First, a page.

I’m not saying this to shame anyone. These are all experiences I have had in the last 6 years, and I have questioned them all. It is to point out how endemic these things are in society institutions and organizations. Antisemitism is a disease like the flu that pervades our society for ages.
Why do people hate Jews?
I have had conversations with our Jewish community locally and beyond.
Experiences range from feeling like the recipient of irrational and blind hatred. Demonization. Double standards. Ostracization. Erasure. Hypercriticism. Rumor mongering. Second class citizenship. Being dehumanized. Throughout the ages there are literal propaganda campaigns blaming Jews for social downturns. I talk to Jewish people regularly who feel that they are blamed for issues far out of their control. We are depicted throughout the ages as devils in disguise. I talk to people who feel the same.
And I feel the same. My personal and professional experience has included most of these feelings. The sheer coincidence of all this is overwhelming, but also concerning. For me in my public service I have experienced what feels like a distinct effort to undermine or discredit service to the community. Public smear campaigns. Public messaging making concerning accusations. I often wonder why it feels so easy to hate me. Is this part of public service or is this part of being a Jew. Is it both? These are historical antisemitic patterns and tropes. In full transparency members of the community have asked me if my relationship with the city council is a product of antisemitism.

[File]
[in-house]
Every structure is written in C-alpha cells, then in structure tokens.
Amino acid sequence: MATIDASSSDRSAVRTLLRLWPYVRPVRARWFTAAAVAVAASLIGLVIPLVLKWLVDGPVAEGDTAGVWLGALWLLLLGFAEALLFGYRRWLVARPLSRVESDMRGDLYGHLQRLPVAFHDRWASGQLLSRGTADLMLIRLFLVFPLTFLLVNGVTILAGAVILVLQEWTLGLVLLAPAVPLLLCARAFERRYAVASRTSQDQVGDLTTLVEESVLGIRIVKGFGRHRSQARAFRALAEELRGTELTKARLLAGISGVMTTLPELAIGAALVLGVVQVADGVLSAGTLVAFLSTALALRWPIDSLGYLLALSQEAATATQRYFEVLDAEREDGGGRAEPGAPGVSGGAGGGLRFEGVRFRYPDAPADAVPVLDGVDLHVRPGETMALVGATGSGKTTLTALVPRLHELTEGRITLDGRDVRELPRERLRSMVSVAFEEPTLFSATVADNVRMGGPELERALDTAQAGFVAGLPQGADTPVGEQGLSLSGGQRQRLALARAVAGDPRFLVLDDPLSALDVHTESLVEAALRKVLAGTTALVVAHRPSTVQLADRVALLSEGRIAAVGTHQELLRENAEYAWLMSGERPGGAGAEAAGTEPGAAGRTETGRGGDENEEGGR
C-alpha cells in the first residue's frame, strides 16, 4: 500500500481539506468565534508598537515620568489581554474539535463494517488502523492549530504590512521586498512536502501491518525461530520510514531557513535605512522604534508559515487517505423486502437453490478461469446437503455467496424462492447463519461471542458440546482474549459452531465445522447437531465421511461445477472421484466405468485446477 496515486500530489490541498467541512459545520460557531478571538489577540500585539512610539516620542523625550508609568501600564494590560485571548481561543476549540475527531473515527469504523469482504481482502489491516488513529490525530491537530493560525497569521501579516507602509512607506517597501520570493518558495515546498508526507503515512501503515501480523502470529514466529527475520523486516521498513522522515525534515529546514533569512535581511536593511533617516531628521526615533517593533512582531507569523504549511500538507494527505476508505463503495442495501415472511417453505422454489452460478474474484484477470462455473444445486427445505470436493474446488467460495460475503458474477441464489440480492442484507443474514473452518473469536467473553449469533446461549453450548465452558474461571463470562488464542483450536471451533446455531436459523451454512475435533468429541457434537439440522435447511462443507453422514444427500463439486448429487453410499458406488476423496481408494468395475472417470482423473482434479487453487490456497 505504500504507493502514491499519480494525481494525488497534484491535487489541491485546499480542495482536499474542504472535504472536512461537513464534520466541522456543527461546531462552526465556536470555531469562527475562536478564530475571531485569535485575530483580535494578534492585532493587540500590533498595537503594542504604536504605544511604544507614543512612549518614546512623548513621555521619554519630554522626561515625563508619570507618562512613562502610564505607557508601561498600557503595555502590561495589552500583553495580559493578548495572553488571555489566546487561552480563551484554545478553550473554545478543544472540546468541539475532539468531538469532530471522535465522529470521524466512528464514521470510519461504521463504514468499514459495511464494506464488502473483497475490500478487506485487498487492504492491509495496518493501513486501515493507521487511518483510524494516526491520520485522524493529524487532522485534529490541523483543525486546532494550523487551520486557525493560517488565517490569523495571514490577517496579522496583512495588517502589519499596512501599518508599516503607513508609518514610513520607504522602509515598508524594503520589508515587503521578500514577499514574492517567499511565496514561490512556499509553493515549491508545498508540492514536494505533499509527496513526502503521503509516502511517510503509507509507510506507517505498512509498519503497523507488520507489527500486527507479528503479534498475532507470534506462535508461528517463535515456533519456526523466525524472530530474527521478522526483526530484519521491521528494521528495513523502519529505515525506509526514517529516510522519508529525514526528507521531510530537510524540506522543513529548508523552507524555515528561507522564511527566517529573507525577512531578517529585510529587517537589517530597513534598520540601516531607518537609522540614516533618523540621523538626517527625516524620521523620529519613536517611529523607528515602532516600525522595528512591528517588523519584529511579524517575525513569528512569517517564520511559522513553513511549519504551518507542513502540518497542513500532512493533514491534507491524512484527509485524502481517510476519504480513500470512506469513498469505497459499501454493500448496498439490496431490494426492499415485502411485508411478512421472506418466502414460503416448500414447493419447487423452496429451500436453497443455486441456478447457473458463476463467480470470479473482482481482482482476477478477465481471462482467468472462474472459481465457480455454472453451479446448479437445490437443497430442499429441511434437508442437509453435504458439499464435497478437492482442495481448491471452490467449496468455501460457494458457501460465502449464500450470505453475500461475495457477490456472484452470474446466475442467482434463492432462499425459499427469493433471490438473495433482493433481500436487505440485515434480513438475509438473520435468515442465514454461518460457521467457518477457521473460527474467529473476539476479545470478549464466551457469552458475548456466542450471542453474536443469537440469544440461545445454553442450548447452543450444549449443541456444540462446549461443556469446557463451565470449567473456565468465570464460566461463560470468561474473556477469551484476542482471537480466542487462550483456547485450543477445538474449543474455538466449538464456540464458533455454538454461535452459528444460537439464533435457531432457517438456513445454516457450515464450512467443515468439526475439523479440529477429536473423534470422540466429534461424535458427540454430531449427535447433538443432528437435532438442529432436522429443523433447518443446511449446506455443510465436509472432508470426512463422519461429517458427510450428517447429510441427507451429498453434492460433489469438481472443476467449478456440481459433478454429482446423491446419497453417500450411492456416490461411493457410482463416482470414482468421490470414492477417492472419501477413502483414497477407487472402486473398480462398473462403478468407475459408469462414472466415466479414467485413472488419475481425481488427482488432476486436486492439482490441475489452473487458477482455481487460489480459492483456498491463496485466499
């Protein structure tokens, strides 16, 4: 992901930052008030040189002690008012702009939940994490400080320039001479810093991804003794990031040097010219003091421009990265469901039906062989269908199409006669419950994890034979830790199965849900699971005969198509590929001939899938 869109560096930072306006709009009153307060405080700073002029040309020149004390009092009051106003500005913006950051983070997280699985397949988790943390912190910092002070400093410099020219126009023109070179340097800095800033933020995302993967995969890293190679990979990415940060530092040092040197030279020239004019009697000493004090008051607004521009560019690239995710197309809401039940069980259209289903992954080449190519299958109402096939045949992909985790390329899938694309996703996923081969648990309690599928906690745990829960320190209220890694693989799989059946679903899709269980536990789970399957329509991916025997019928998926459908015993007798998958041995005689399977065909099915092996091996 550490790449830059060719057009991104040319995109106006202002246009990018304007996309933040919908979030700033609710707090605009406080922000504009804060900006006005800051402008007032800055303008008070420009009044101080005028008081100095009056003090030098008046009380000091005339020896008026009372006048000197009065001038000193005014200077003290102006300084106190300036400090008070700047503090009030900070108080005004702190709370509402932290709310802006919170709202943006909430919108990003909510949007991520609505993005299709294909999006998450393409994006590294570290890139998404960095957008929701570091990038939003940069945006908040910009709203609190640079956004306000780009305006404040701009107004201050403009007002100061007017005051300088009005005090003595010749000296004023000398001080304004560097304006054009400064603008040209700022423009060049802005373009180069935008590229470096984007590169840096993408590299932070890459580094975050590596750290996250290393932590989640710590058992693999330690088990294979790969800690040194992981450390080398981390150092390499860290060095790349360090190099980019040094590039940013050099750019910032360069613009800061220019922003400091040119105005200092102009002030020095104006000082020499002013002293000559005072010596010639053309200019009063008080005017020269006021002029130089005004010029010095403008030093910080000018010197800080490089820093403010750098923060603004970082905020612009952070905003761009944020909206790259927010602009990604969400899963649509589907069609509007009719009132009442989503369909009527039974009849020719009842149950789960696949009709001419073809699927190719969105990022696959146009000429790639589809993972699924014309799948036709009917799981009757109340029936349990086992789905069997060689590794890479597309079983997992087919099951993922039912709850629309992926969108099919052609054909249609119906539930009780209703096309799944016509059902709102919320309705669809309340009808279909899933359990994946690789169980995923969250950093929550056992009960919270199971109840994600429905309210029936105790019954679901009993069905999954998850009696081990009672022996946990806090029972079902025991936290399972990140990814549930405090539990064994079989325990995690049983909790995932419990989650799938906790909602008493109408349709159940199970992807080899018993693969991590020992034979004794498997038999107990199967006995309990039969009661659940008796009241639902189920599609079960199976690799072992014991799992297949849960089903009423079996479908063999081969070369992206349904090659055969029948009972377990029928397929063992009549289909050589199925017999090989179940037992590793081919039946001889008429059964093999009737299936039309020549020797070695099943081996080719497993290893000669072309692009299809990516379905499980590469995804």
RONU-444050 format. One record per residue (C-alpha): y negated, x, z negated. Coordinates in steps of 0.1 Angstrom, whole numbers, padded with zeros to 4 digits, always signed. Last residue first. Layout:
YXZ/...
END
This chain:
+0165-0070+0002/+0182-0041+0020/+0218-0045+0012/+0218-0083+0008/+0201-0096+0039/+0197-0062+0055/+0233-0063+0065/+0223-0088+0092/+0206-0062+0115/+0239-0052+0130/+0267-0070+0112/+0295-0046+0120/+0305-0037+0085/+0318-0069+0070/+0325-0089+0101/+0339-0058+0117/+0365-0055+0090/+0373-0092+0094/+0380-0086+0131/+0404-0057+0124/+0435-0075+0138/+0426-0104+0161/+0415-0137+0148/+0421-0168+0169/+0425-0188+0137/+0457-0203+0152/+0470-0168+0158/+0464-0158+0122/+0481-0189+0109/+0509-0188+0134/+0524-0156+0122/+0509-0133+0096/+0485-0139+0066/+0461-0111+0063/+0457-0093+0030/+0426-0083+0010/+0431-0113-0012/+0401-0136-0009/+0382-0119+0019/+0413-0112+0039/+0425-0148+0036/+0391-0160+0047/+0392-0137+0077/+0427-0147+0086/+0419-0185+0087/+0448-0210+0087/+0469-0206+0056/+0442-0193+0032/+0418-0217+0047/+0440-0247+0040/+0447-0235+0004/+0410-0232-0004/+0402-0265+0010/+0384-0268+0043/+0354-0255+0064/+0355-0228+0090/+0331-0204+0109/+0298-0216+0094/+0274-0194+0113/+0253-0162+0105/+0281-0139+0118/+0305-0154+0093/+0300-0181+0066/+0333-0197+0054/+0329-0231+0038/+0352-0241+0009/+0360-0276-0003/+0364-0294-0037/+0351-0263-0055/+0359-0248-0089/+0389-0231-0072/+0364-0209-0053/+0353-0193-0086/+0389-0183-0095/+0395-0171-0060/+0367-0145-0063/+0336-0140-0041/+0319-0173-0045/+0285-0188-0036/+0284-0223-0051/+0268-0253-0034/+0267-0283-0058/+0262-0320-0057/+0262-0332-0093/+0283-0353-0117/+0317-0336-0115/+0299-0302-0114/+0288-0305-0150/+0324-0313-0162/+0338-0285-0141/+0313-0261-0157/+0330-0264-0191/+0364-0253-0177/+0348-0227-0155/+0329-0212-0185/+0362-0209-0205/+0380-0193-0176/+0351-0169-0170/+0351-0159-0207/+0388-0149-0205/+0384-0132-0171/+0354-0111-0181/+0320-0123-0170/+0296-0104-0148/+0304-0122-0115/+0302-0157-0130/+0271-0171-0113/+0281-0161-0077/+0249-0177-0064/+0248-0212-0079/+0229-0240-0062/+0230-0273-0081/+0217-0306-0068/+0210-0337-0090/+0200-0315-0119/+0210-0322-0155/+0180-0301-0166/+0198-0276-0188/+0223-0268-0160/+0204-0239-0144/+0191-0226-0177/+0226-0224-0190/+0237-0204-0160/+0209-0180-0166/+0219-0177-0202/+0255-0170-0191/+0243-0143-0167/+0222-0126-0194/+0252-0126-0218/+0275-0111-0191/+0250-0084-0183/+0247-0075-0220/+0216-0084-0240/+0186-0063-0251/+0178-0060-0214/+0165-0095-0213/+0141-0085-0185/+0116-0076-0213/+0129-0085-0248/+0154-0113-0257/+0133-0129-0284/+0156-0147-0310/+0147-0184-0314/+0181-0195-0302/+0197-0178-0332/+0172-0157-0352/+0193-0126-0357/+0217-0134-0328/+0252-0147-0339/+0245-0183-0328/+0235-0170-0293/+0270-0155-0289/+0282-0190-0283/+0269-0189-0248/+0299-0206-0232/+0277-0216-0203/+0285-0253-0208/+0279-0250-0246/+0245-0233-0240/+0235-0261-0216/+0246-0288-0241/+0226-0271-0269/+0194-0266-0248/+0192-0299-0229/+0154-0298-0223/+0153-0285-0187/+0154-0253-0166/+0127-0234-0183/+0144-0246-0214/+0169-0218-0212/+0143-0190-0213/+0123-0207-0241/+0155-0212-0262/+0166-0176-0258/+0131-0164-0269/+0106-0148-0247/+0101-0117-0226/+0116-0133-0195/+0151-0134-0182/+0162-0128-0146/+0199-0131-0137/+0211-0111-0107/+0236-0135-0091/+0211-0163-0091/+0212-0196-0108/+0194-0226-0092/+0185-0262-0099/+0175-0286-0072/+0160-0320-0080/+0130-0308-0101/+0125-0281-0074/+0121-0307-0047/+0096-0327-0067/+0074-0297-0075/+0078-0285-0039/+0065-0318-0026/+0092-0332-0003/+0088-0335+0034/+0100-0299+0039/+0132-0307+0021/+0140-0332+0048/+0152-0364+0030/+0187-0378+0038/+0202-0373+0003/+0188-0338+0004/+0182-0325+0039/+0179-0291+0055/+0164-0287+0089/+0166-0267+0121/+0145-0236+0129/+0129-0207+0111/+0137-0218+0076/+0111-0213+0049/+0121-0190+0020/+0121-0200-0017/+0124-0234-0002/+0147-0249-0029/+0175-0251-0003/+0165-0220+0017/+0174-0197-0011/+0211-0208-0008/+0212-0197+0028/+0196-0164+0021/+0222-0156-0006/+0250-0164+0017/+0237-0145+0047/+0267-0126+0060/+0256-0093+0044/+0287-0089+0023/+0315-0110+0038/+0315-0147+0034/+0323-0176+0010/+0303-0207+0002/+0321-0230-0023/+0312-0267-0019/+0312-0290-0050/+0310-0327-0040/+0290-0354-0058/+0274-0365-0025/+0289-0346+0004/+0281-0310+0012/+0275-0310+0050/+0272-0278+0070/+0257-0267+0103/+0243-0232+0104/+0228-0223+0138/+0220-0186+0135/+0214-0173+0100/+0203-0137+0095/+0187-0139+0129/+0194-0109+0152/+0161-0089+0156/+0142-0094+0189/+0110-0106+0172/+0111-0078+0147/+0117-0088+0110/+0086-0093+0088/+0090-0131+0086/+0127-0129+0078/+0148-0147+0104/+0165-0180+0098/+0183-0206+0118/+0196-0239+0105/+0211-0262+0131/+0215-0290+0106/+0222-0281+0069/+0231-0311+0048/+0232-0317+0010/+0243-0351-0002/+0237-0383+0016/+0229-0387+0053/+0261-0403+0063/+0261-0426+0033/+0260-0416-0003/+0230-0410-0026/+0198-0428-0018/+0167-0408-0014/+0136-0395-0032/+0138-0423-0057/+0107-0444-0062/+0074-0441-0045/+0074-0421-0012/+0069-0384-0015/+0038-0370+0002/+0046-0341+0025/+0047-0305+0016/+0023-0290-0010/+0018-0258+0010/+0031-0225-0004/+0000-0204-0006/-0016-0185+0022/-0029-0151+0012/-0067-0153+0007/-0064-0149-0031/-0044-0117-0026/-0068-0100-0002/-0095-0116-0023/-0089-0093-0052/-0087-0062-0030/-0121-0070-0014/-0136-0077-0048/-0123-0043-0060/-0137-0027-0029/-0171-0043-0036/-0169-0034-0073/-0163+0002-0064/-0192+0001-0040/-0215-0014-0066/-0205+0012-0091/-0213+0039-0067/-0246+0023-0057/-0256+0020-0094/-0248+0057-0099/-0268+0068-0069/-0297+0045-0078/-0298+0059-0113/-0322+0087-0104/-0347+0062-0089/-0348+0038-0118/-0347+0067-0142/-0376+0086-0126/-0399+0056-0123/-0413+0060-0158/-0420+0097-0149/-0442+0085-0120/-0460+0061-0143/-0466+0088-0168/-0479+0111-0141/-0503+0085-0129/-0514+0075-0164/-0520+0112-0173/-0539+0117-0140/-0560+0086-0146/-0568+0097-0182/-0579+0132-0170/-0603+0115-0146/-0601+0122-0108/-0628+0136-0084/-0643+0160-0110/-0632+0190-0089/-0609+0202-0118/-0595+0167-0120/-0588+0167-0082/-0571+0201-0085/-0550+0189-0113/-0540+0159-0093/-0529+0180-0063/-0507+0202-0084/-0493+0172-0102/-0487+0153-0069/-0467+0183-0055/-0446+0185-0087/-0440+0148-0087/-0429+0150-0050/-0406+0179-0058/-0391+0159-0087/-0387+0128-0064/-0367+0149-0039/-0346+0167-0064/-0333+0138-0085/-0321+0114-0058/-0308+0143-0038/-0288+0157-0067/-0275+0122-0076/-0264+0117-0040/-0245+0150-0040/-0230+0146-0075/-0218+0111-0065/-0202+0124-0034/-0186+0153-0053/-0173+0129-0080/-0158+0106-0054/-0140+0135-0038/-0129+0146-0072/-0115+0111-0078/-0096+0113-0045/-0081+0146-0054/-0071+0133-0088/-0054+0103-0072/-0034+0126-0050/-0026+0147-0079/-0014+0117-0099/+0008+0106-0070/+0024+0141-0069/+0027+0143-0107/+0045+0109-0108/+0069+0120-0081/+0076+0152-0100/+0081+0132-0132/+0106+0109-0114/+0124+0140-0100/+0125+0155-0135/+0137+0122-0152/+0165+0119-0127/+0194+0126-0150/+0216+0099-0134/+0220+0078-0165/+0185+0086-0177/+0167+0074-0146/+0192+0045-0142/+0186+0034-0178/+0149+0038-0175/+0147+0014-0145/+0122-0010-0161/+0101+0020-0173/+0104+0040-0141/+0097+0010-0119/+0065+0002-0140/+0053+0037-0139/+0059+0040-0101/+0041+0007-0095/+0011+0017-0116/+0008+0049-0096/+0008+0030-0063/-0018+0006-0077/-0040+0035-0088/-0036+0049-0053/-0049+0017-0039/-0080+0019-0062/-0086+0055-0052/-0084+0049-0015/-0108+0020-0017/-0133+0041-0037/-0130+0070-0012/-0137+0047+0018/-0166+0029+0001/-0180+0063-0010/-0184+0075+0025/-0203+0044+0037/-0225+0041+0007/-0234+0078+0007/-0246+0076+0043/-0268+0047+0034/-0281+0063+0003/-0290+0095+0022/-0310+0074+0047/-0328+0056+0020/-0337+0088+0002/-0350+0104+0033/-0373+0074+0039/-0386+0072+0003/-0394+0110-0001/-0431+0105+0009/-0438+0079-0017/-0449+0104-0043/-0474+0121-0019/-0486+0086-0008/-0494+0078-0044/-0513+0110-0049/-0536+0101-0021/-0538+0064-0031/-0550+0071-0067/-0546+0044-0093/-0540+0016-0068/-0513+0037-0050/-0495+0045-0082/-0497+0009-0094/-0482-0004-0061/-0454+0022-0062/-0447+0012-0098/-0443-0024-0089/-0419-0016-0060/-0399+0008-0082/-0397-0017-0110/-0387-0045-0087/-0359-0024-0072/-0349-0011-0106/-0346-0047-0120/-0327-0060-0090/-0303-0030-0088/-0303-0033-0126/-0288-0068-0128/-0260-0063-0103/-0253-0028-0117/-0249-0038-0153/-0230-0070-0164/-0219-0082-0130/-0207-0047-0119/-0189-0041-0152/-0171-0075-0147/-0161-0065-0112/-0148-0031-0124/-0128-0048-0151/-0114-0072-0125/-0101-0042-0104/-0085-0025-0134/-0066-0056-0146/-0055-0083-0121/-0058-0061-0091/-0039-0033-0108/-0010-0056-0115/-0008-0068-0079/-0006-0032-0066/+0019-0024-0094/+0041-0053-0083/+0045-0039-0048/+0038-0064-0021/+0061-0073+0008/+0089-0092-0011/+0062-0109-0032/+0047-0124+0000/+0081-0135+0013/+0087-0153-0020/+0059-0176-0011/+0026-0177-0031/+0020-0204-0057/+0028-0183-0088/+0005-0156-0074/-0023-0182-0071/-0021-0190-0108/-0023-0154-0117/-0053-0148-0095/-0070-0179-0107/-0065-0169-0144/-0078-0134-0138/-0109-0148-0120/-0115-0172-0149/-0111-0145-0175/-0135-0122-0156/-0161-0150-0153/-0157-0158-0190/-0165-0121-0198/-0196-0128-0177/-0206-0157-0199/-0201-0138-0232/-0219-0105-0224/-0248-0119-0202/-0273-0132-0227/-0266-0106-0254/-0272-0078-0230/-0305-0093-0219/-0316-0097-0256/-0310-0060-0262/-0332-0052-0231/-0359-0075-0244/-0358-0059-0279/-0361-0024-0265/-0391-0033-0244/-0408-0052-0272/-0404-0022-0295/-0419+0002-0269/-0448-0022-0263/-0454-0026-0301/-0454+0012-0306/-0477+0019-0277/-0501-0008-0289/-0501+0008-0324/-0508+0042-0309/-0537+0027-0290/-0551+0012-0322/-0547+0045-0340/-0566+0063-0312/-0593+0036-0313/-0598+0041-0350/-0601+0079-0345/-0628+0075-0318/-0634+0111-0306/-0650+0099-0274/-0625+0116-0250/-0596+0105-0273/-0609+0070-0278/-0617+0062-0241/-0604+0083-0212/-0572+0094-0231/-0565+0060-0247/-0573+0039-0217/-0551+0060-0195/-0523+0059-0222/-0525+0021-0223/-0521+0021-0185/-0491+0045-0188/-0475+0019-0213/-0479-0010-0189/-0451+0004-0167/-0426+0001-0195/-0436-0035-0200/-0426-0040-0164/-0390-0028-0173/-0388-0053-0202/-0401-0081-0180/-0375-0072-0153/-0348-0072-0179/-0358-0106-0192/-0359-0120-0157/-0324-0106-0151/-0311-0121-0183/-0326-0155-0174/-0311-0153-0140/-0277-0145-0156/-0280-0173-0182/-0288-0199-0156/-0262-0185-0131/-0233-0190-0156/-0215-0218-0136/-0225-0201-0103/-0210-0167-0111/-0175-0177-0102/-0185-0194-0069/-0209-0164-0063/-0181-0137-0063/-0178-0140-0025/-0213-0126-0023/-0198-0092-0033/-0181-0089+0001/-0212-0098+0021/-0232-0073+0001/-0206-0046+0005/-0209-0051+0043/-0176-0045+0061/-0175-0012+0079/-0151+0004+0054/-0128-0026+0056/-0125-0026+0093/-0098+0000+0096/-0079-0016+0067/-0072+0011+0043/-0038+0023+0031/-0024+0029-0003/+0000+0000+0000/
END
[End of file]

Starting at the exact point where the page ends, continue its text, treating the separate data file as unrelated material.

I have witnessed all of this and pondered it. I have ask, begged, pleaded to discuss this. I have told people honestly and vulnerably that this is evocative of historical and cultural trauma. They told me I was absurd. I have been told I deserve this. To me the perceived reticence to discuss it or mediate and the defensiveness surrounding these behaviors speaks loudly. I feel you don’t want to hear it because if you hear it you must answer for it or be expected to take action against it. You don’t seem to want to. When you say that your Jewish colleague needs to disappear or needs to go away or be gotten rid of, you need to think about the images you are conjuring.